New ideas to manage the exchange rate welcomed
The CTU strongly supports taking initiatives to bring down the exchange rate, says CTU economist Bill Rosenberg reacting
to the proposal from the Green Party this morning.
“Alongside broadening Reserve Bank objectives to include the level of the exchange rate, we need to have a range of
tools available to suit the circumstances, combined with policies aimed at the underlying trends that lead to
overvaluation of the New Zealand dollar. We have seen too many exporters and firms competing with imports laying off
staff and moving production elsewhere in recent weeks. Another – up to 40 jobs at risk in the Christchurch Engine Centre
– was announced just on Friday citing the high dollar as a cause,” he says.
These tools could include macro-prudential policies that more actively control bank short term funding from overseas, or
a financial transactions tax on incoming funds. Underlying policies that would support a lower dollar by discouraging
property speculation include a capital gains tax or other assets tax excluding the primary home, and limits on loan to
value ratios for mortgages. However loan limits need to be accompanied by much stronger housing policies to ensure first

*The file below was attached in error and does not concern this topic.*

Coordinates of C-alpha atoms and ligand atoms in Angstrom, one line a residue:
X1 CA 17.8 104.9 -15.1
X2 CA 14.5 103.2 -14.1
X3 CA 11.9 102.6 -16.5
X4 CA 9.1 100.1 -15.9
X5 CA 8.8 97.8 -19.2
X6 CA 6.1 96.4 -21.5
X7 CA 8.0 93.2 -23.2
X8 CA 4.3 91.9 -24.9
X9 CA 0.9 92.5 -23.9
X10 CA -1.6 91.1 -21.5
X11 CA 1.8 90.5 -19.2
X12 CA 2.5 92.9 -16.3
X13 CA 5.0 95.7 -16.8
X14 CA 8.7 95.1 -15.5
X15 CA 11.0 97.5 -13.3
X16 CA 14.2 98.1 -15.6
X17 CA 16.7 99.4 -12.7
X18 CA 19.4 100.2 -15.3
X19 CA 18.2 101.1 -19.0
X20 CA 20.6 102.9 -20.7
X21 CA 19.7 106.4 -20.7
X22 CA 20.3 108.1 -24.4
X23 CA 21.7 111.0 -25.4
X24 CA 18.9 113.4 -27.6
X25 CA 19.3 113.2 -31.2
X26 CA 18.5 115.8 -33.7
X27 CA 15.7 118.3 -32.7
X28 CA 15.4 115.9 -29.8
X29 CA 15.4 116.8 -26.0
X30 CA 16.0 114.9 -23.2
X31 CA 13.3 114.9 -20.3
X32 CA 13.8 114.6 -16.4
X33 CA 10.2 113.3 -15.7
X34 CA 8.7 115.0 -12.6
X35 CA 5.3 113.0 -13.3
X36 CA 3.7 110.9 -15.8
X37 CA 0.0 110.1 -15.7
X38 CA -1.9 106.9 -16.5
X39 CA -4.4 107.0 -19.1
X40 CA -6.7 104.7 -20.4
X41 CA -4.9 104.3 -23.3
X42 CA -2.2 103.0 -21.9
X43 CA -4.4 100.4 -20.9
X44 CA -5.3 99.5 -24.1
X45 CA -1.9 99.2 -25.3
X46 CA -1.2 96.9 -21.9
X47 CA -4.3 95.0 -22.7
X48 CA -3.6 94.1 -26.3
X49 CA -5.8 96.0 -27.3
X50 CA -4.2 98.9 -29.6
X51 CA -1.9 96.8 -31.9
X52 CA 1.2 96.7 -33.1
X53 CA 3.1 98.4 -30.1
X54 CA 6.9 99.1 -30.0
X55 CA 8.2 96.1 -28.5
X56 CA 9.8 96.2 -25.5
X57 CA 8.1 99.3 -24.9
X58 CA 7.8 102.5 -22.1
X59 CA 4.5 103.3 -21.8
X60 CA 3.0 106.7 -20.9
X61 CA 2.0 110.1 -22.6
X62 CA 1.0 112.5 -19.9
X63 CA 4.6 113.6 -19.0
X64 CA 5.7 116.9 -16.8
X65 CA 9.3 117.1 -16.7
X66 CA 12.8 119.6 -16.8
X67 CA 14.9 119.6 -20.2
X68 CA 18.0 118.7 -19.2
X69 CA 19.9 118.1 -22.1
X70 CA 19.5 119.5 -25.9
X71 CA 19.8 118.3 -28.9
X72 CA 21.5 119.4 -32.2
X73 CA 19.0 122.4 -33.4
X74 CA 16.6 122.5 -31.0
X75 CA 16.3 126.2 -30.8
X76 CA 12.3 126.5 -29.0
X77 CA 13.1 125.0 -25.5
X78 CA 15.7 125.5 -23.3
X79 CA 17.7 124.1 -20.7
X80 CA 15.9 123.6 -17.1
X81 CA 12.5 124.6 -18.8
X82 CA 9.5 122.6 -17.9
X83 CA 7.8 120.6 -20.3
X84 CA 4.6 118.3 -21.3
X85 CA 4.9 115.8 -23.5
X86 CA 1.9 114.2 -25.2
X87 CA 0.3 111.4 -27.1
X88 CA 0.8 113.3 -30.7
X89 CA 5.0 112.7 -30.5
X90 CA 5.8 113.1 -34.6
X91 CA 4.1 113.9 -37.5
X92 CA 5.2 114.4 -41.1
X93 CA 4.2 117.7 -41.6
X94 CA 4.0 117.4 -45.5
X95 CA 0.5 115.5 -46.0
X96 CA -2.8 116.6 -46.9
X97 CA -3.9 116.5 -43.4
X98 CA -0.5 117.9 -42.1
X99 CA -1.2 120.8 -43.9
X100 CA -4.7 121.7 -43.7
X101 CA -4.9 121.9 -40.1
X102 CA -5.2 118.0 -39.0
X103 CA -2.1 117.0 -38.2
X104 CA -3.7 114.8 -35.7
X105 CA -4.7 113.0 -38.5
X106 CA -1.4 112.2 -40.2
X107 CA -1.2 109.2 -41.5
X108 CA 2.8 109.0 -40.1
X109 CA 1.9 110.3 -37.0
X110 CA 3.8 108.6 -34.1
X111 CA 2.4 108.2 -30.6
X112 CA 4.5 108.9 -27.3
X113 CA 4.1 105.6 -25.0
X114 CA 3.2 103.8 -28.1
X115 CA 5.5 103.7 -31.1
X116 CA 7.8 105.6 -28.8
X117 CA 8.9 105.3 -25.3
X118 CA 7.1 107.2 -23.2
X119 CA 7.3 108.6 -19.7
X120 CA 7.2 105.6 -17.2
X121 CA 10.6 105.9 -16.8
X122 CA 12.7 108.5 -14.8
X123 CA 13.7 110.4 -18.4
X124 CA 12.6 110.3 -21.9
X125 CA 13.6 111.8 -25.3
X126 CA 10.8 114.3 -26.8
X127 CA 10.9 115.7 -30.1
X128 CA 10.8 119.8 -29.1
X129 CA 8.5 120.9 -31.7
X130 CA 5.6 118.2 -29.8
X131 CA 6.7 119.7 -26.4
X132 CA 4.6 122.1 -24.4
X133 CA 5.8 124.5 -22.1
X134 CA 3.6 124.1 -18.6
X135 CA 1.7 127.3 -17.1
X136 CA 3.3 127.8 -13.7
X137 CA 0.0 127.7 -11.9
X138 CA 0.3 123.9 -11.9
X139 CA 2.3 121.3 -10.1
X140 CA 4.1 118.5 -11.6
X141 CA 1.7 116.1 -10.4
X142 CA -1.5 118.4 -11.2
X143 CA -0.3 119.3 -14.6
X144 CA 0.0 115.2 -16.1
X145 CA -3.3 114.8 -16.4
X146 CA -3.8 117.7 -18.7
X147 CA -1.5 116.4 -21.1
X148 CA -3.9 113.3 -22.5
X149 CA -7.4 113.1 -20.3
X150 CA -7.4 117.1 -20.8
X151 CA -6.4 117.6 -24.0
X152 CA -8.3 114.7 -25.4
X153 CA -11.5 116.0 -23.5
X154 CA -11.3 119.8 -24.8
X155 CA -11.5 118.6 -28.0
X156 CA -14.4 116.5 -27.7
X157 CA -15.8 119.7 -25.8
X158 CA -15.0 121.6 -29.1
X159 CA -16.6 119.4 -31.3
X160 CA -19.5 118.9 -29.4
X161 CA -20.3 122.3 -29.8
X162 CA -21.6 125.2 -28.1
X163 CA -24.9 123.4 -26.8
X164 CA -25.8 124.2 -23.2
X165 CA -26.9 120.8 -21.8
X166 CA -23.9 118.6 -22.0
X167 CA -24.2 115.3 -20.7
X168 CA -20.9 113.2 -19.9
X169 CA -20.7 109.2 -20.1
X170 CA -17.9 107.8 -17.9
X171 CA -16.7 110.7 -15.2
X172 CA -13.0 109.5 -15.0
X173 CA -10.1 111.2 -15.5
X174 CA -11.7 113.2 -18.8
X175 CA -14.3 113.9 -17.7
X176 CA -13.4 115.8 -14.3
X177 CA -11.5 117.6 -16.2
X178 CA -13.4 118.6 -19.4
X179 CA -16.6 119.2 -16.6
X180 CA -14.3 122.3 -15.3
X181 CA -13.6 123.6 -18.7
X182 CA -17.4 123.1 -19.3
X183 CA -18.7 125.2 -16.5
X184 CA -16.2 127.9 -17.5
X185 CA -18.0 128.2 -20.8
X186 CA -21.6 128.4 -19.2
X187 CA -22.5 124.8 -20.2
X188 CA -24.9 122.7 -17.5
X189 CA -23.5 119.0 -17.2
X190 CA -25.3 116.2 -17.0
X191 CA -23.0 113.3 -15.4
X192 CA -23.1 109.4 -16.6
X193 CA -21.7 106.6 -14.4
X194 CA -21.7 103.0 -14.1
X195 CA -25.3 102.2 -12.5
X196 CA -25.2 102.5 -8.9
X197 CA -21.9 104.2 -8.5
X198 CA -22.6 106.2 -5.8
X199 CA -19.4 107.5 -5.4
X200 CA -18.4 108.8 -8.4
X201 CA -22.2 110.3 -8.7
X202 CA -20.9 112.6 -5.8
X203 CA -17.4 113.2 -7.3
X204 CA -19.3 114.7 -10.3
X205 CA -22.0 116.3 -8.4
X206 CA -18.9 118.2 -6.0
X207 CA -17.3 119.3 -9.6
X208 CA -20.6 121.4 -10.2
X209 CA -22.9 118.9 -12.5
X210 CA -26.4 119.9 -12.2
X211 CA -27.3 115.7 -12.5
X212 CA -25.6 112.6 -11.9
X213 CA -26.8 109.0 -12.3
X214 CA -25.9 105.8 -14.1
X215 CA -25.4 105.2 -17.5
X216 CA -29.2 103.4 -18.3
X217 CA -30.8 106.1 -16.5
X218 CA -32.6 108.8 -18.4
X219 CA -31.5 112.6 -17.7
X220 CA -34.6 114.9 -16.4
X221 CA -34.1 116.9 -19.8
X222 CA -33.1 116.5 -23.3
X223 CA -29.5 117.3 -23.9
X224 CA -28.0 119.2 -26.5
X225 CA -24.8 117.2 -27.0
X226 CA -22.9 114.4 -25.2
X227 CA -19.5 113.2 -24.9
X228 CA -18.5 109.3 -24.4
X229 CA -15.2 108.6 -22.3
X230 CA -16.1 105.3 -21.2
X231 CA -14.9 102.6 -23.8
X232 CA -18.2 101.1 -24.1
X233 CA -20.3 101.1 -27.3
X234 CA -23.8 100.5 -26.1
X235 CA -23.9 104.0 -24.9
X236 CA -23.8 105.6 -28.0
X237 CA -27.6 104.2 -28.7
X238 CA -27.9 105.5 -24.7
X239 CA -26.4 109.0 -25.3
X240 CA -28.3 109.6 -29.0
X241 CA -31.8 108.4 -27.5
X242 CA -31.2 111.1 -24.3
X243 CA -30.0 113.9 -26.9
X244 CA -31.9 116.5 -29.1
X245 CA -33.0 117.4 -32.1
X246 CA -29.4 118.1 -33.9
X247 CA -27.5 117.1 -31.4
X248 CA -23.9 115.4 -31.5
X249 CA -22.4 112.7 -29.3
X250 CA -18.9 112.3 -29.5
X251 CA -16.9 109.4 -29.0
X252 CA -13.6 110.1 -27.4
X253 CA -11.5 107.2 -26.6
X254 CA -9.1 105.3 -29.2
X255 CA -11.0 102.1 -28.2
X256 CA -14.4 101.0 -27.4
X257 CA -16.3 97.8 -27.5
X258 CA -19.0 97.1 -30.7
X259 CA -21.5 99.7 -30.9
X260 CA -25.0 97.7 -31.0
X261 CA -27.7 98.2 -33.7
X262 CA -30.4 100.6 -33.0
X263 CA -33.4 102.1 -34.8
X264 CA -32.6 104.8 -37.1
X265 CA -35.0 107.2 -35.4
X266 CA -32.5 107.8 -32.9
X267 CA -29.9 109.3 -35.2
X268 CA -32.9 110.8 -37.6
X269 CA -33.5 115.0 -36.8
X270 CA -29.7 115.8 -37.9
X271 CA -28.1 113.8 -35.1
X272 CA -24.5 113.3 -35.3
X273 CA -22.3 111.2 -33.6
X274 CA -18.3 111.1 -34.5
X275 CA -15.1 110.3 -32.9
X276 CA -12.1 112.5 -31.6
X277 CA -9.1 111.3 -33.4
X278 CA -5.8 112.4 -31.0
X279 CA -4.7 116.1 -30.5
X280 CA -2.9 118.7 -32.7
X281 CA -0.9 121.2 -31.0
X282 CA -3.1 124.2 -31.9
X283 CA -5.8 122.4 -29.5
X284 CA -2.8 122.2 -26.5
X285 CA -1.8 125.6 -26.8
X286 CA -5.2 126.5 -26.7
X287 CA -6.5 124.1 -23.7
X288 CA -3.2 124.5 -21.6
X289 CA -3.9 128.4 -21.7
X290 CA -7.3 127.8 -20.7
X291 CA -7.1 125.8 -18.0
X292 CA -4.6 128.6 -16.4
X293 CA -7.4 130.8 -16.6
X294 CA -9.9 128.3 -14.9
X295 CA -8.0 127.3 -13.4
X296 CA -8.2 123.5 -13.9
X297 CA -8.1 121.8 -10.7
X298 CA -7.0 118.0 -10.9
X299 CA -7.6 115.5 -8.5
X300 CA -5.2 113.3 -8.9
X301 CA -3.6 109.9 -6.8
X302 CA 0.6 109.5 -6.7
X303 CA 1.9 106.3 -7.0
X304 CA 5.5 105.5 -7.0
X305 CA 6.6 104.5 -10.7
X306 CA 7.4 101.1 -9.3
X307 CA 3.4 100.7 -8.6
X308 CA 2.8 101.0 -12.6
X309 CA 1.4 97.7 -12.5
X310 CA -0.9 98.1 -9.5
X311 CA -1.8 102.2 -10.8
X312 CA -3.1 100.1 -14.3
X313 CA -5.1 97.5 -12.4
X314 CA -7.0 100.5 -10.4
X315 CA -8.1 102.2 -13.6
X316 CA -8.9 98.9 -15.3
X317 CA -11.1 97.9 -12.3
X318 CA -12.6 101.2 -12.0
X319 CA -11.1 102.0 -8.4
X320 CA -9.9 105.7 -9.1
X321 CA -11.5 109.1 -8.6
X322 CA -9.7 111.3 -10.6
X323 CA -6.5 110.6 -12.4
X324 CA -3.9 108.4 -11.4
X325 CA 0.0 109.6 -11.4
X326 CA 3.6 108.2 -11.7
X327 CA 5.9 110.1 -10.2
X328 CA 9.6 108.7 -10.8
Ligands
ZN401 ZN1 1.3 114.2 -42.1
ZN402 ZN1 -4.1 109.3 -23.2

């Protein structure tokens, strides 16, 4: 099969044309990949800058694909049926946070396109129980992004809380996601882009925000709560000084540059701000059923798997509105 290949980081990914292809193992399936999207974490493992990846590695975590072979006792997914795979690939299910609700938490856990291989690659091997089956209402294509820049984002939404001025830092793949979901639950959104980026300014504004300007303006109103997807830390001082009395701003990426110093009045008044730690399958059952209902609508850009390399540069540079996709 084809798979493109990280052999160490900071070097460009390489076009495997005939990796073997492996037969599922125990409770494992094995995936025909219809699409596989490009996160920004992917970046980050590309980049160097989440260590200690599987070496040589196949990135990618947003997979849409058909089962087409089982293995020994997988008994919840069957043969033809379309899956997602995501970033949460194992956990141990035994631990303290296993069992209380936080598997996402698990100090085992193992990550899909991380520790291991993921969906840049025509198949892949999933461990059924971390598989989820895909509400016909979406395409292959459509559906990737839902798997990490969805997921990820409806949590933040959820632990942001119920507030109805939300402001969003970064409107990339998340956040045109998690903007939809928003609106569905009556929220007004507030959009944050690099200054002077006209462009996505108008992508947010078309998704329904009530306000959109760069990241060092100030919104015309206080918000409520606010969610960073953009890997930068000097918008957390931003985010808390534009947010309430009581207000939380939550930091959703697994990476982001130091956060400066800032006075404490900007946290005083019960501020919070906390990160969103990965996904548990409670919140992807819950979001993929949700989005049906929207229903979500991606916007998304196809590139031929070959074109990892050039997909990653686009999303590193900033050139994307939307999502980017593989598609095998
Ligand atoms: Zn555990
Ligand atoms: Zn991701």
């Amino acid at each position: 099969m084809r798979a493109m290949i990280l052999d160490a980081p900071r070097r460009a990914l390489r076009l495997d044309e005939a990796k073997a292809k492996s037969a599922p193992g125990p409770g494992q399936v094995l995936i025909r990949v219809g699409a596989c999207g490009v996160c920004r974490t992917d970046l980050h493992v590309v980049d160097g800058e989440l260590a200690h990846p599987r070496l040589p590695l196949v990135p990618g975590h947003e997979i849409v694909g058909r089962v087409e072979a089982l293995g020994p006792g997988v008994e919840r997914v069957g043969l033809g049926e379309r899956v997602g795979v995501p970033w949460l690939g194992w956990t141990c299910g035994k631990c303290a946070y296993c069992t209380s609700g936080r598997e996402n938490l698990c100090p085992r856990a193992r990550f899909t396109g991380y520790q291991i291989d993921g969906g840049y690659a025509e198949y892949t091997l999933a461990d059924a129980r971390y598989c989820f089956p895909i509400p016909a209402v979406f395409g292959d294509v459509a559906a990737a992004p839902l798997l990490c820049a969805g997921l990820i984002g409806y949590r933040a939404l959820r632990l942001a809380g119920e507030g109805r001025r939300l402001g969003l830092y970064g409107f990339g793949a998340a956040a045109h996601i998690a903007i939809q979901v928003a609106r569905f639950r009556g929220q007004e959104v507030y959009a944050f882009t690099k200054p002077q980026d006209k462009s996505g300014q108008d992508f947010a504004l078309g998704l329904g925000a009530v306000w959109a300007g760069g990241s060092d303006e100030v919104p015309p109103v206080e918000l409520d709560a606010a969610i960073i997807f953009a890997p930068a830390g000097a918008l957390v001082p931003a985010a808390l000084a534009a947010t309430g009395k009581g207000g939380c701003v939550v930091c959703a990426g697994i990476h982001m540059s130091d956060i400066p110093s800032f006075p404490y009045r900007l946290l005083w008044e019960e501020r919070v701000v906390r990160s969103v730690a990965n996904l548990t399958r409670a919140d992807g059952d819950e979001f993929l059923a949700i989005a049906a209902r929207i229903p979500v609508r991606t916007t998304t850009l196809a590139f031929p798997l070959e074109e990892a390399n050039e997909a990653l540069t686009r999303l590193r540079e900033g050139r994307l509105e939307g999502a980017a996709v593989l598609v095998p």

home seekers are able to find affordable good quality homes.
“The government should also be actively working internationally to build support for such policies, which would
strengthen their effectiveness. Unfortunately US proposals in the Trans Pacific Partnership Agreement negotiations on
financial rules could make exchange rate management much more difficult.”
“The Greens proposal for using ‘Quantitative Easing’ to fund the Christchurch rebuild, refinance EQC and help take
pressure off the exchange rate is a very interesting one and deserves serious analysis and consideration. Clearly there
are risks and benefits in all such policies, but the downside of current policies are all too apparent and Quantitative
Easing should be among the options considered. At a time of low inflationary pressures because of stagnating household
incomes and higher debt repayment, the risks are much less,” Rosenberg concluded.